At one point, as senators asked questions of the lawyers for both sides, Sen. Elizabeth Warren (D-Mass.) posed hers for Roberts to read aloud. It suggested that he shared the blame for blocking witnesses.
Roberts stoically read the question just as he had others: “At a time when large majorities of Americans have lost faith in government, does the fact that the chief justice is presiding over an impeachment trial in which Republican senators have thus far refused to allow witnesses or evidence contribute to the loss of legitimacy of the chief justice, the Supreme Court and the Constitution?”
Answering Warren for the Democratic House managers, Rep. Adam B. Schiff (D-Burbank) diplomatically said he did not accept her premise. “Senator, I would not say that it contributes to a loss of confidence in the chief justice. I think the chief justice has presided admirably,” Schiff said.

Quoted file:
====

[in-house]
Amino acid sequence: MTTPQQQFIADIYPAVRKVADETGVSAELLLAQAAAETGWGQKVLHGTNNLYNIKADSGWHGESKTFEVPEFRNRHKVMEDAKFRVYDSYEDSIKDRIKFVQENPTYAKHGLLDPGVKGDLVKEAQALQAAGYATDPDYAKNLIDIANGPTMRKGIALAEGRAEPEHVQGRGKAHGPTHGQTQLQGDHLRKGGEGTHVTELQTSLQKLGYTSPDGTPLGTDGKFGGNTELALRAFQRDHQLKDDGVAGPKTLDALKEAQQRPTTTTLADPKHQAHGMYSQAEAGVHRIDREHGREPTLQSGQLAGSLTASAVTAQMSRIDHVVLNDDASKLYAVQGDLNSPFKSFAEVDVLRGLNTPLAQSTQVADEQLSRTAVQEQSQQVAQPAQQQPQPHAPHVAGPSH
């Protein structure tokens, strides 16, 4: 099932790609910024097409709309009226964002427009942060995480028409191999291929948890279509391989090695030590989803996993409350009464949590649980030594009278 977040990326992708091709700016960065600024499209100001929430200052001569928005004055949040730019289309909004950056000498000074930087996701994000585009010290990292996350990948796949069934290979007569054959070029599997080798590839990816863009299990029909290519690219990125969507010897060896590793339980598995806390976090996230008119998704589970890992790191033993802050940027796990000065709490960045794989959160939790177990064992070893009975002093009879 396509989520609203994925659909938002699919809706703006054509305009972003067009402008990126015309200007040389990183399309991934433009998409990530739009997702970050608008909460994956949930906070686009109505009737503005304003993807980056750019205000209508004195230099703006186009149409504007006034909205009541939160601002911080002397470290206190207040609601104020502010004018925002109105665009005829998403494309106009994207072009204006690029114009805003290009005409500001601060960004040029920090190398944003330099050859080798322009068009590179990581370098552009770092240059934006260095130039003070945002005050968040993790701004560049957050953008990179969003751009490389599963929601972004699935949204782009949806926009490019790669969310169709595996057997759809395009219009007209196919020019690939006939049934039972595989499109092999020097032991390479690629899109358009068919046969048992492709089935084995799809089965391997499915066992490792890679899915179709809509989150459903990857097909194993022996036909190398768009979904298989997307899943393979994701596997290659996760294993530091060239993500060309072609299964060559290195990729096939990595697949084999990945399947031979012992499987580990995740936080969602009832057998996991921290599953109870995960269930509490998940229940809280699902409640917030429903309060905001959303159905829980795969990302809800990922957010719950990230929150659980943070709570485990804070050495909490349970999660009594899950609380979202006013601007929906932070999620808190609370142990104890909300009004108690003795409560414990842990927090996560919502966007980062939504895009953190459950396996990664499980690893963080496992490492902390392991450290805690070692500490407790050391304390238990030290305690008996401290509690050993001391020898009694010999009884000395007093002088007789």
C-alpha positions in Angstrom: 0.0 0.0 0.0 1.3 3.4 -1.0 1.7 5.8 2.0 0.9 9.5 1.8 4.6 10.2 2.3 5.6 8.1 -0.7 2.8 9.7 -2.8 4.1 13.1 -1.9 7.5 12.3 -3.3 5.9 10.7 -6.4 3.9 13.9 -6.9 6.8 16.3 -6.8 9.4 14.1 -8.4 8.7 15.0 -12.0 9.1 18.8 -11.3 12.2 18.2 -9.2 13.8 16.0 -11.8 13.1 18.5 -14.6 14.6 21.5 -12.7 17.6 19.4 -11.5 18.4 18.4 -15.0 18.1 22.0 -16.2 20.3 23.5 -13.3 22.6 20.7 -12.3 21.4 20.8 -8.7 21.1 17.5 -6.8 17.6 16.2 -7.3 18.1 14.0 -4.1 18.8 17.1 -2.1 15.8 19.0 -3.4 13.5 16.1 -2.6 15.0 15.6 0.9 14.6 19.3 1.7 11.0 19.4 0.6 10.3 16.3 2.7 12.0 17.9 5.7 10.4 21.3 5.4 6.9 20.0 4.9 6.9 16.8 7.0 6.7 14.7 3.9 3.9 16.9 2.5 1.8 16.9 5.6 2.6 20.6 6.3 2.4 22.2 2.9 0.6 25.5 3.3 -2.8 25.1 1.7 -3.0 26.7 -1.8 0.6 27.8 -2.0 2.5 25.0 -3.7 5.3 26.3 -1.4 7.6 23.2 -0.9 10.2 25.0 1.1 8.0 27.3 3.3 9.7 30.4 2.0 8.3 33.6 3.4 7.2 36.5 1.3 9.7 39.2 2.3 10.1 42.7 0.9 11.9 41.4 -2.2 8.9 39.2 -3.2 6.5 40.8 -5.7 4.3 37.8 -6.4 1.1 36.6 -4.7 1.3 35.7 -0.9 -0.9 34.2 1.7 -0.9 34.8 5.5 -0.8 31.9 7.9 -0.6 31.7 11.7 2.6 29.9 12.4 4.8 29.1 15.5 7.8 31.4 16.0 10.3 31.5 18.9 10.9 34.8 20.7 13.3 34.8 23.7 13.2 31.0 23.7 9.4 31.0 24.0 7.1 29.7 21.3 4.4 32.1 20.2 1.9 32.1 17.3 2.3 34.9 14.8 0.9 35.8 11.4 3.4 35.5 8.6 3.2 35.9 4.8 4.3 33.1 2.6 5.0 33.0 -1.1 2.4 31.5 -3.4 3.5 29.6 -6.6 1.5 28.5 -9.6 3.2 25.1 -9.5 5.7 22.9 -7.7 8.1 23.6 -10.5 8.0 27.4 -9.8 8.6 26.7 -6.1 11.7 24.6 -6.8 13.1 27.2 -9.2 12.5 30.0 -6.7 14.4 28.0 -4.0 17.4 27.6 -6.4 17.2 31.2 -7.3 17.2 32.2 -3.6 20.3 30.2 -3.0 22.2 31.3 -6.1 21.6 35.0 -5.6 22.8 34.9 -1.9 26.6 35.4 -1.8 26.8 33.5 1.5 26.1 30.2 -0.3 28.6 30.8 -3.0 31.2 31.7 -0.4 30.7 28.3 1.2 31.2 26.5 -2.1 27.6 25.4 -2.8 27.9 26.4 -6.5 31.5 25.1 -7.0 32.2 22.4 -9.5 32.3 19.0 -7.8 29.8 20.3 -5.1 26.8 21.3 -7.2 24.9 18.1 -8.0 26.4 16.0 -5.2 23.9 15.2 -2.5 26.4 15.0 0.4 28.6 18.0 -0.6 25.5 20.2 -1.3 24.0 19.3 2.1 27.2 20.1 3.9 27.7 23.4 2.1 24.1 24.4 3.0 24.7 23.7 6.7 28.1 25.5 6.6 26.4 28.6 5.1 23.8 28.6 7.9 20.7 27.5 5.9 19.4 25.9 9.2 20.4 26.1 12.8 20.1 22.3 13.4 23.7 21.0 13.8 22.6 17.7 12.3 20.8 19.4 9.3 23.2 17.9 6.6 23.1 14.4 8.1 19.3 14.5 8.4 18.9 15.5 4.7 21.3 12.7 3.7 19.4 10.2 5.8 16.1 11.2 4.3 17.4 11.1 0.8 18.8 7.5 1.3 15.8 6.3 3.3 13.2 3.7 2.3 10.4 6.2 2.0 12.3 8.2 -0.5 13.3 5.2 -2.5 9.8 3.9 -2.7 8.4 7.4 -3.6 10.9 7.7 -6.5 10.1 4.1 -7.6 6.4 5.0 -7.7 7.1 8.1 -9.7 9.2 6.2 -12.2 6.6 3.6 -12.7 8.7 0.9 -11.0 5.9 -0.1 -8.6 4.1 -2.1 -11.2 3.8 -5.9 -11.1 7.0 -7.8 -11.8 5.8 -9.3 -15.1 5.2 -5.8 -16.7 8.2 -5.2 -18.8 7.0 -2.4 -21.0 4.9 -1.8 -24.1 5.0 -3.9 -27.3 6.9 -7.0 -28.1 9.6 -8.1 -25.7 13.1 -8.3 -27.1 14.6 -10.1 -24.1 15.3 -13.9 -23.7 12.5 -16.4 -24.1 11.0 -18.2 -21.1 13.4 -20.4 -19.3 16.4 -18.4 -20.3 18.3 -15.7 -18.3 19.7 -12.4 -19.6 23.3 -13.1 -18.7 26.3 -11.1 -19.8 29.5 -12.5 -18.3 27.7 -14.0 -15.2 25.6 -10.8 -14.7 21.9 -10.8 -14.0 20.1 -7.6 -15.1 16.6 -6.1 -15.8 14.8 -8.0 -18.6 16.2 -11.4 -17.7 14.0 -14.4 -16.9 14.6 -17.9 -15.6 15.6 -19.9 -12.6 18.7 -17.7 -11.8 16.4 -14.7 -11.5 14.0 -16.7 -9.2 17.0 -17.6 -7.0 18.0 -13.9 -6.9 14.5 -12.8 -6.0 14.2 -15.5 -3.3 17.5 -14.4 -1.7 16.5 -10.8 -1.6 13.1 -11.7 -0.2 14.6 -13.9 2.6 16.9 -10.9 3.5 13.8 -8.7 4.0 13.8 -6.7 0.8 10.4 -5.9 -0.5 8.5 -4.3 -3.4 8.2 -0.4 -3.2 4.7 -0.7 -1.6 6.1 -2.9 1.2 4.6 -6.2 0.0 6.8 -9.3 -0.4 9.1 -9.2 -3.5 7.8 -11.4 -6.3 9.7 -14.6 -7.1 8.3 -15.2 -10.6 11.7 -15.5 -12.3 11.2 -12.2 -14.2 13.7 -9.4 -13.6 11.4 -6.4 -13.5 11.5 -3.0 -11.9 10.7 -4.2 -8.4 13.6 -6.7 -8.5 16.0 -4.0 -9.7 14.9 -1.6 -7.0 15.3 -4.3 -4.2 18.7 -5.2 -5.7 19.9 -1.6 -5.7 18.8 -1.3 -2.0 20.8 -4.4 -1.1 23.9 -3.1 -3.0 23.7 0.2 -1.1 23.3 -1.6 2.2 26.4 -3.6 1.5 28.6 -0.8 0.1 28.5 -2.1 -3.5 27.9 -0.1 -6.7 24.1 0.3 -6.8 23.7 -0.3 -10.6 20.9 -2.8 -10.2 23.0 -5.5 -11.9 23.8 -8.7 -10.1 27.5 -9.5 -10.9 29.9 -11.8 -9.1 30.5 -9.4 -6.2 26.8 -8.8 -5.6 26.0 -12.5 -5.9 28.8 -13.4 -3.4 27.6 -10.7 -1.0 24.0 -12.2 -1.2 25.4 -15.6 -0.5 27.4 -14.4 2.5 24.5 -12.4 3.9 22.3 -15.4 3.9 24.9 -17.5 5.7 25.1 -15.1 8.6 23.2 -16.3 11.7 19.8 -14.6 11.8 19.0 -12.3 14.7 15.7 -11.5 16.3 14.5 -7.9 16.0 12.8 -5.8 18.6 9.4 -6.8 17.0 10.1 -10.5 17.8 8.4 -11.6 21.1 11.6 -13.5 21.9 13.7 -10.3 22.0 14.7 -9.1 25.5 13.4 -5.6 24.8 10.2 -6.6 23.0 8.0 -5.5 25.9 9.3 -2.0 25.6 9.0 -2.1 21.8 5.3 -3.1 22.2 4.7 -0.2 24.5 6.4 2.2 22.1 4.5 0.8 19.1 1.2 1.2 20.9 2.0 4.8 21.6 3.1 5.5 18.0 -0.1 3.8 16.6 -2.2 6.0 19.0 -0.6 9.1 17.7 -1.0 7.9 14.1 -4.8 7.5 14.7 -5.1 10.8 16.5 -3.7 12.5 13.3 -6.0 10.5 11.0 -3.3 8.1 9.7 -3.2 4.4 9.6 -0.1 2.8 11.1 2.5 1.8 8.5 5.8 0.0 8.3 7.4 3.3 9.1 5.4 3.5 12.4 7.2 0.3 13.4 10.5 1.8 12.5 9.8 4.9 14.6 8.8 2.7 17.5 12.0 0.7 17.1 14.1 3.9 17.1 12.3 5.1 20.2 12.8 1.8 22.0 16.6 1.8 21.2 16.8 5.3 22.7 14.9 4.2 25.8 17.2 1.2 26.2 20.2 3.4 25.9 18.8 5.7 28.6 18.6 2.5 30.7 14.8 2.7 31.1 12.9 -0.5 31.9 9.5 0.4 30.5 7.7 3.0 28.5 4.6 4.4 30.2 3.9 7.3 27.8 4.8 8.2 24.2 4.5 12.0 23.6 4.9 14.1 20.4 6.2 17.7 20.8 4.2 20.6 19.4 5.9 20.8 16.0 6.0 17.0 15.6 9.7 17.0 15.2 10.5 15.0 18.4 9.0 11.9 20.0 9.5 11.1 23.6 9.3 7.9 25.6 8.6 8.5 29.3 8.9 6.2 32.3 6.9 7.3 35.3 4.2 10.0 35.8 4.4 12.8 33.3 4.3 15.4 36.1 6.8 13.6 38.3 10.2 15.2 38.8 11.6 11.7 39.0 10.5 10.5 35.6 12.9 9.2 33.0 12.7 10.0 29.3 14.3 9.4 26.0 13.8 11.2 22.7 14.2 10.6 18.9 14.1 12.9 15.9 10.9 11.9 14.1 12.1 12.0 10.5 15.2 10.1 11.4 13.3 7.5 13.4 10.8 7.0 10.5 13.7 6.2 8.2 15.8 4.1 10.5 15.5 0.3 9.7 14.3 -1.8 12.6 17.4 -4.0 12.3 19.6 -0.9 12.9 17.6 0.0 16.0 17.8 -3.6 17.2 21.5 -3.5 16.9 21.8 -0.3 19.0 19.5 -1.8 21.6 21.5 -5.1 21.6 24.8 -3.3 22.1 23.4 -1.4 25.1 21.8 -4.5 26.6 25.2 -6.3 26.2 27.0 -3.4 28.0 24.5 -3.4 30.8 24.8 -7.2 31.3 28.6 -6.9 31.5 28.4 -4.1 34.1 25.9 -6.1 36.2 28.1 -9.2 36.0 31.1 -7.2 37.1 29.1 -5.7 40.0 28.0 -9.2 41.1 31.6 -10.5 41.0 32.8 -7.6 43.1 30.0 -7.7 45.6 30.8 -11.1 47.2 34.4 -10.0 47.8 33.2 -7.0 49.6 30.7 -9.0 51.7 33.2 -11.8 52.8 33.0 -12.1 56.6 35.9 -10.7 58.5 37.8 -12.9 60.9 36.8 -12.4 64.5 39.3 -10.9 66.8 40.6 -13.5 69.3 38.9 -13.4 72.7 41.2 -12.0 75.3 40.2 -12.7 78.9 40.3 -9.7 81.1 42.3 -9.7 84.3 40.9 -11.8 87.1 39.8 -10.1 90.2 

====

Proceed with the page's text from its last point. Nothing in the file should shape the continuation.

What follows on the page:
But he and other Democrats insisted the Senate could not have a fair trial without hearing from witnesses, and Minority Leader Charles E. Schumer (D-N.Y.) forced a vote on calling for several to appear. Republicans warned they would counter by calling Biden and his son Hunter Biden. Schiff said Roberts could settle the matter by ruling that only witnesses with “relevant” testimony — Bolton and Mulvaney, as Democrats saw it, but not the Bidens — should testify.
If four Republicans had joined the 47 Democrats to approve Schumer’s motion, the chief justice could have found himself in the middle of a prolonged and hard-fought trial. If three Republicans had agreed, producing a 50-50 tie, Roberts would have come under pressure from Democrats to cast the deciding vote.
Roberts was spared when two Republicans — Sens. Lamar Alexander of Tennessee and Lisa Murkowski of Alaska — said they would vote with their party to defeat the motion. Murkowski said she did so in part to protect Roberts from being dragged into the partisan battle.
“It has also become clear some of my colleagues intend to further politicize this process, and drag the Supreme Court into the fray, while attacking the chief justice,” she said. “We have already degraded this institution for partisan political benefit, and I will not enable those who wish to pull down another.”